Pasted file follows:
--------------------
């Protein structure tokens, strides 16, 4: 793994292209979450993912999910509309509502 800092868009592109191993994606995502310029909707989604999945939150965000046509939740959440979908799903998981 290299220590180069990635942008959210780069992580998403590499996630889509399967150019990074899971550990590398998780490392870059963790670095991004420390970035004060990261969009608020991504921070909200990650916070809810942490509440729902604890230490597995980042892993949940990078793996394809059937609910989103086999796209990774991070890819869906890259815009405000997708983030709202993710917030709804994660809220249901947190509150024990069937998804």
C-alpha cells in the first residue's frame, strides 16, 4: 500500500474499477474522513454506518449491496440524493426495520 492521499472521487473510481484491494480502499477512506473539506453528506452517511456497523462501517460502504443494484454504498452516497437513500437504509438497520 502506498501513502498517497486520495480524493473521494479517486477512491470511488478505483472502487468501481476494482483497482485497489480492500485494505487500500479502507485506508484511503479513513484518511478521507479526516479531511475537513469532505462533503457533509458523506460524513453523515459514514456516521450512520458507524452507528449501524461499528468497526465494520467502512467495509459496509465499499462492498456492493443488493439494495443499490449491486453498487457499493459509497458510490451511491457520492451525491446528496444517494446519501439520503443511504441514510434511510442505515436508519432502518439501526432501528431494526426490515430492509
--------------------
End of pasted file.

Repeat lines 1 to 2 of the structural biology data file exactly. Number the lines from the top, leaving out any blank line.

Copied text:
């Protein structure tokens, strides 16, 4: 793994292209979450993912999910509309509502 800092868009592109191993994606995502310029909707989604999945939150965000046509939740959440979908799903998981 290299220590180069990635942008959210780069992580998403590499996630889509399967150019990074899971550990590398998780490392870059963790670095991004420390970035004060990261969009608020991504921070909200990650916070809810942490509440729902604890230490597995980042892993949940990078793996394809059937609910989103086999796209990774991070890819869906890259815009405000997708983030709202993710917030709804994660809220249901947190509150024990069937998804």
C-alpha cells in the first residue's frame, strides 16, 4: 500500500474499477474522513454506518449491496440524493426495520 492521499472521487473510481484491494480502499477512506473539506453528506452517511456497523462501517460502504443494484454504498452516497437513500437504509438497520 502506498501513502498517497486520495480524493473521494479517486477512491470511488478505483472502487468501481476494482483497482485497489480492500485494505487500500479502507485506508484511503479513513484518511478521507479526516479531511475537513469532505462533503457533509458523506460524513453523515459514514456516521450512520458507524452507528449501524461499528468497526465494520467502512467495509459496509465499499462492498456492493443488493439494495443499490449491486453498487457499493459509497458510490451511491457520492451525491446528496444517494446519501439520503443511504441514510434511510442505515436508519432502518439501526432501528431494526426490515430492509